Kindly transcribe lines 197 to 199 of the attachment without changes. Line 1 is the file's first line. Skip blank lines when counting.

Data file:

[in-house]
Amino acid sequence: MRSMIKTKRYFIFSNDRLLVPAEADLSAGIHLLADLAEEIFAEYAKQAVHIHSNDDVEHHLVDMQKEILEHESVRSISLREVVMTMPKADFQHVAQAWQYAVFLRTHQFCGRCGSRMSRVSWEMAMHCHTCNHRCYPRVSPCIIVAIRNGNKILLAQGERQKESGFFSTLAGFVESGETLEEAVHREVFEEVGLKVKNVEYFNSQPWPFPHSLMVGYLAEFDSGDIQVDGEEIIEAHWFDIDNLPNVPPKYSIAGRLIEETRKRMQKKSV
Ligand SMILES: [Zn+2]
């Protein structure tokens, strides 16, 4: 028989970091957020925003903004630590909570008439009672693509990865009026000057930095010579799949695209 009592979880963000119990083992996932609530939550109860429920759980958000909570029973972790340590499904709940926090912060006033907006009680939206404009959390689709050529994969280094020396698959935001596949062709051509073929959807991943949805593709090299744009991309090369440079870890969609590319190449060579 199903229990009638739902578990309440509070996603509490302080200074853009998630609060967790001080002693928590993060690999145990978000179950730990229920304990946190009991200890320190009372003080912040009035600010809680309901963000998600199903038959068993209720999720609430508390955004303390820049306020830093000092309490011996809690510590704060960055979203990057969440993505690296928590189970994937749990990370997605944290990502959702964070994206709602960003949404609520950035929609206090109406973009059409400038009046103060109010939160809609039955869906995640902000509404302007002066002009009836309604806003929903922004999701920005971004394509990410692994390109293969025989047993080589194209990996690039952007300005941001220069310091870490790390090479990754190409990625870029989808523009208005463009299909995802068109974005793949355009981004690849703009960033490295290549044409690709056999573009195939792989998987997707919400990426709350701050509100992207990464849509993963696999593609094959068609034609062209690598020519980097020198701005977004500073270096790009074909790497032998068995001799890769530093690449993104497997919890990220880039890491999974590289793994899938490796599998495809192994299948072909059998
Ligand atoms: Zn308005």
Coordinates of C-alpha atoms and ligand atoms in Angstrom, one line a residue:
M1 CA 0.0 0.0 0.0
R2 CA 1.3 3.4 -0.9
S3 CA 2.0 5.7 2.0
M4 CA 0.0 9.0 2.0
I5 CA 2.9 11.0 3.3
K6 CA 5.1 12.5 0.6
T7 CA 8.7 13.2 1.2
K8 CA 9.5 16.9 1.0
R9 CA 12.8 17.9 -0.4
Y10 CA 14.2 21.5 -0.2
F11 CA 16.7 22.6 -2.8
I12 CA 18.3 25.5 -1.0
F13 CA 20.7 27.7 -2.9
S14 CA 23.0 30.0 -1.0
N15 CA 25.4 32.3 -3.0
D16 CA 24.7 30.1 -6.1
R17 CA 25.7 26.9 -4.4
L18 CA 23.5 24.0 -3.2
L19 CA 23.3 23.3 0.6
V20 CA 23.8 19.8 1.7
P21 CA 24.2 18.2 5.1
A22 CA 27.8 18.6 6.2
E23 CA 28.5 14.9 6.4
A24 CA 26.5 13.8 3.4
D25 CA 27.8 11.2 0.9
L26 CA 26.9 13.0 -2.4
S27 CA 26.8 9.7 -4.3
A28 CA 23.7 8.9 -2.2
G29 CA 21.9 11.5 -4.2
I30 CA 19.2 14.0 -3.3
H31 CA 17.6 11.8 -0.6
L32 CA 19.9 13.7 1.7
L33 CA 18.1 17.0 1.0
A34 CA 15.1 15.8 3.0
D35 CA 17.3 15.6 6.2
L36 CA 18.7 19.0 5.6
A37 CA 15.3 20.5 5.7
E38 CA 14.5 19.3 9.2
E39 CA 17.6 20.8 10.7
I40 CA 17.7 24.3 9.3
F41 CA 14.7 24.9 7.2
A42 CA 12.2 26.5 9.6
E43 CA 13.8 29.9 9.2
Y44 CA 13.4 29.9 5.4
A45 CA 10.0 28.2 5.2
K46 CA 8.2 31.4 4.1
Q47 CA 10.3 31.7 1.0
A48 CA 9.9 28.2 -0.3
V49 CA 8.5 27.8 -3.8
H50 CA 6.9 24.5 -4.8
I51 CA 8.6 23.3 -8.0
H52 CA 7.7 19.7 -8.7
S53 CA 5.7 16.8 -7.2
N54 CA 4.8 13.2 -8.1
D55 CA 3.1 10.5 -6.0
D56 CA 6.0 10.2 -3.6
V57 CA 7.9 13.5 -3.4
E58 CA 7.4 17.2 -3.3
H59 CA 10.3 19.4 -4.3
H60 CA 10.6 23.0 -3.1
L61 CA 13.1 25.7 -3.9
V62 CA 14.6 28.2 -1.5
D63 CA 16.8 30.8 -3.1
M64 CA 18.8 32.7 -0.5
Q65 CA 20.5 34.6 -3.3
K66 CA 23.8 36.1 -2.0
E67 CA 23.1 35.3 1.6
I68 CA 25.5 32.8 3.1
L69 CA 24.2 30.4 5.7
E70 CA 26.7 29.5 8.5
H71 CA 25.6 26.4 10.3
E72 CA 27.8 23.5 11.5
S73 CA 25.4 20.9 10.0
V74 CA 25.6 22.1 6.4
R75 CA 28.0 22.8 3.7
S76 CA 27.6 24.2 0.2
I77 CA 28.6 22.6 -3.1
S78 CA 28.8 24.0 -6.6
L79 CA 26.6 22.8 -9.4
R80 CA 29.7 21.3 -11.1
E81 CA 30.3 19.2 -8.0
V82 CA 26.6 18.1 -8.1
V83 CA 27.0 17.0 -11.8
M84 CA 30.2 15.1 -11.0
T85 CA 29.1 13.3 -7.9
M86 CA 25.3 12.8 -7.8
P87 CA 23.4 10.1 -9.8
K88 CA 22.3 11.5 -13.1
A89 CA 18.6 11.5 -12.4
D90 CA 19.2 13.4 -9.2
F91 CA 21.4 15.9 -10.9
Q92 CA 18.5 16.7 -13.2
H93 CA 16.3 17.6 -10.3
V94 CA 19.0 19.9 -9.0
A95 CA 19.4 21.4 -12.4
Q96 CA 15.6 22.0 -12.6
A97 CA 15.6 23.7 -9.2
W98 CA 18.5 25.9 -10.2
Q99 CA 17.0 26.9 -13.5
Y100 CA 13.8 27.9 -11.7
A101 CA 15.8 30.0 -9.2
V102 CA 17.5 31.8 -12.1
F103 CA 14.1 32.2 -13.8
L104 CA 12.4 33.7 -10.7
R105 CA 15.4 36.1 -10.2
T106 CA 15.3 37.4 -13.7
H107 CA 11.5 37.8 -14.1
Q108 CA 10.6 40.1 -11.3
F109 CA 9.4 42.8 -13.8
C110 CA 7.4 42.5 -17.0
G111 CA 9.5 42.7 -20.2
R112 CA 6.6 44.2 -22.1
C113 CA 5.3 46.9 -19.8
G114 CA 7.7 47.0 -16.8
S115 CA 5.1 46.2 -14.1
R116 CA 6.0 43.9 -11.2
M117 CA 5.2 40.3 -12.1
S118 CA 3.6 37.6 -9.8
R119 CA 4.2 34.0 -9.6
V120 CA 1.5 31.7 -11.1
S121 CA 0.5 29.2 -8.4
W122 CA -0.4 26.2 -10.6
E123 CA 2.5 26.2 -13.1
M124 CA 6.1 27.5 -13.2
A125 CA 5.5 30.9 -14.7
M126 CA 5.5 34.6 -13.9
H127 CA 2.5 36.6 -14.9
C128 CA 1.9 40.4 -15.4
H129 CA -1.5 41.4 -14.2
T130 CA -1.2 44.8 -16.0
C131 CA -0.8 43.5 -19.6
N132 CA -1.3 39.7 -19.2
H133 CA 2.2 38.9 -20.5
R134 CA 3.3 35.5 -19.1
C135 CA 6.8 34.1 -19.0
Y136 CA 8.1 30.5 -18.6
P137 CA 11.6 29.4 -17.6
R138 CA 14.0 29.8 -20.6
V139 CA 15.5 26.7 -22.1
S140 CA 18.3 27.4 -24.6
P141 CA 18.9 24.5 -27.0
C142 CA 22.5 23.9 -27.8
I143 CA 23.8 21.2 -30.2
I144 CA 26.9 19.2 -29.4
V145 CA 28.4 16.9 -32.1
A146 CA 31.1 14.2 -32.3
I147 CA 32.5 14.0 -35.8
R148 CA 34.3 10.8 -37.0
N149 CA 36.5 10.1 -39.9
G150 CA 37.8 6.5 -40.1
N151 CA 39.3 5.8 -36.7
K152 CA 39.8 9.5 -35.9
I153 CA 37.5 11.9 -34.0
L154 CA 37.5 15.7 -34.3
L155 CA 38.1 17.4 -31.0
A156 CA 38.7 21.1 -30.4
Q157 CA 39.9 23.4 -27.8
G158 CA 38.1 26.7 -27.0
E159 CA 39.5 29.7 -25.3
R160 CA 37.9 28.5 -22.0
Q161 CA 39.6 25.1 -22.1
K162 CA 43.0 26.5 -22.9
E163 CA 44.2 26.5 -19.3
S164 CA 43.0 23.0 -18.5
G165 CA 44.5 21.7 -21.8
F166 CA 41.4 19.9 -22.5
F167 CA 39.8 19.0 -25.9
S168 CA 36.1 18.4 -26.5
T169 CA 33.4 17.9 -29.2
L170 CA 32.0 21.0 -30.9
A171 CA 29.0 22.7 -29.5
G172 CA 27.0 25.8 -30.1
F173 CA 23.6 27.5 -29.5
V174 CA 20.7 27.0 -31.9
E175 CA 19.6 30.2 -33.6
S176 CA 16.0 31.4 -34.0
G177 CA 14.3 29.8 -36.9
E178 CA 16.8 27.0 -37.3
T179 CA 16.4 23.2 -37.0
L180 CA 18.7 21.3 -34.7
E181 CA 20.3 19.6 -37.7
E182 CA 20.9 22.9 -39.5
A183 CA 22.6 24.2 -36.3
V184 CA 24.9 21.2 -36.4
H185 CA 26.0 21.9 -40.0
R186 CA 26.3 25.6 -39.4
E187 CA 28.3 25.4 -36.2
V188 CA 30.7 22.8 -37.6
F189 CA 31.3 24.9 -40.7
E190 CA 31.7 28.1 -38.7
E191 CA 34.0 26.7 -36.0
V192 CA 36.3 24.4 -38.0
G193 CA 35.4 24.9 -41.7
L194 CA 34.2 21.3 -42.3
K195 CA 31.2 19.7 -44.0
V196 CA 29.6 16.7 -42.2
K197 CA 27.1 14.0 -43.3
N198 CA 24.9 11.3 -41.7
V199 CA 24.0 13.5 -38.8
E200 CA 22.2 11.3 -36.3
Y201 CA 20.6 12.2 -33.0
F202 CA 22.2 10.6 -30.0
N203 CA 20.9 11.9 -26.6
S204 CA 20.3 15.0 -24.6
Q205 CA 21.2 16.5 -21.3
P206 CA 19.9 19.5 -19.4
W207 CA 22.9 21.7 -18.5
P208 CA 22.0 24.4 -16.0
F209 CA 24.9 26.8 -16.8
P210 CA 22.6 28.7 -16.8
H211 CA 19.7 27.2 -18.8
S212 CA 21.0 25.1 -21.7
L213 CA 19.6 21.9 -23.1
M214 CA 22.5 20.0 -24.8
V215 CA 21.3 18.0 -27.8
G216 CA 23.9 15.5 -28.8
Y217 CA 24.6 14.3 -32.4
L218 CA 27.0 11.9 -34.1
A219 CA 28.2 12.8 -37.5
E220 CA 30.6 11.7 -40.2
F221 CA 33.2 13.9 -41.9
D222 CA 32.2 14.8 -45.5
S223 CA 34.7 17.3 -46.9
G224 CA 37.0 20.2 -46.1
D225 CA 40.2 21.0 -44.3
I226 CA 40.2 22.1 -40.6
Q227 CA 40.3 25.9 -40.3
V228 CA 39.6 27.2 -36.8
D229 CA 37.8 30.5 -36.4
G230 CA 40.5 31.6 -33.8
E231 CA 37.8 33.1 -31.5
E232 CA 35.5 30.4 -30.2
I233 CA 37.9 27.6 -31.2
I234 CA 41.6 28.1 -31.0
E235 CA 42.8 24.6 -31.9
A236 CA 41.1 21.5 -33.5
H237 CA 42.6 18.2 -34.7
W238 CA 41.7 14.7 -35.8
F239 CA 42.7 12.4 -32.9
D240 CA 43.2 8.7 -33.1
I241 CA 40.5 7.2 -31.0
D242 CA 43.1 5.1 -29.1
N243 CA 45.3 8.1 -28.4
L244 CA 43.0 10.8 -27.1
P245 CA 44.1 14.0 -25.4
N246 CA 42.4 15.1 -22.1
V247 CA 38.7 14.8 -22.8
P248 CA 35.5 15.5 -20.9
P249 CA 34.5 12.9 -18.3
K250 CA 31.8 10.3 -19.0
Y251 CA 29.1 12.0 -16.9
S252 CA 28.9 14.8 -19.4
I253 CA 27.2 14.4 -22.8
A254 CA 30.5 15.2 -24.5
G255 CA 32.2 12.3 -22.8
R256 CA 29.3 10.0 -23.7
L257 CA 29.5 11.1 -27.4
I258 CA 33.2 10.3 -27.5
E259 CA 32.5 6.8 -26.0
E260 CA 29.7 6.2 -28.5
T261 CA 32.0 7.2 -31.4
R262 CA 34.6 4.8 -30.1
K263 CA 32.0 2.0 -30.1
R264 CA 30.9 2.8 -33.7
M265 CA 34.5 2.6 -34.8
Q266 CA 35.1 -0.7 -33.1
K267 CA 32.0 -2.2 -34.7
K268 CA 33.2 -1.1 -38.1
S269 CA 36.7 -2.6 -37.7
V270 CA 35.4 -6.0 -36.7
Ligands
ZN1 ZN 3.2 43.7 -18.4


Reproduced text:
E191 CA 34.0 26.7 -36.0
V192 CA 36.3 24.4 -38.0
G193 CA 35.4 24.9 -41.7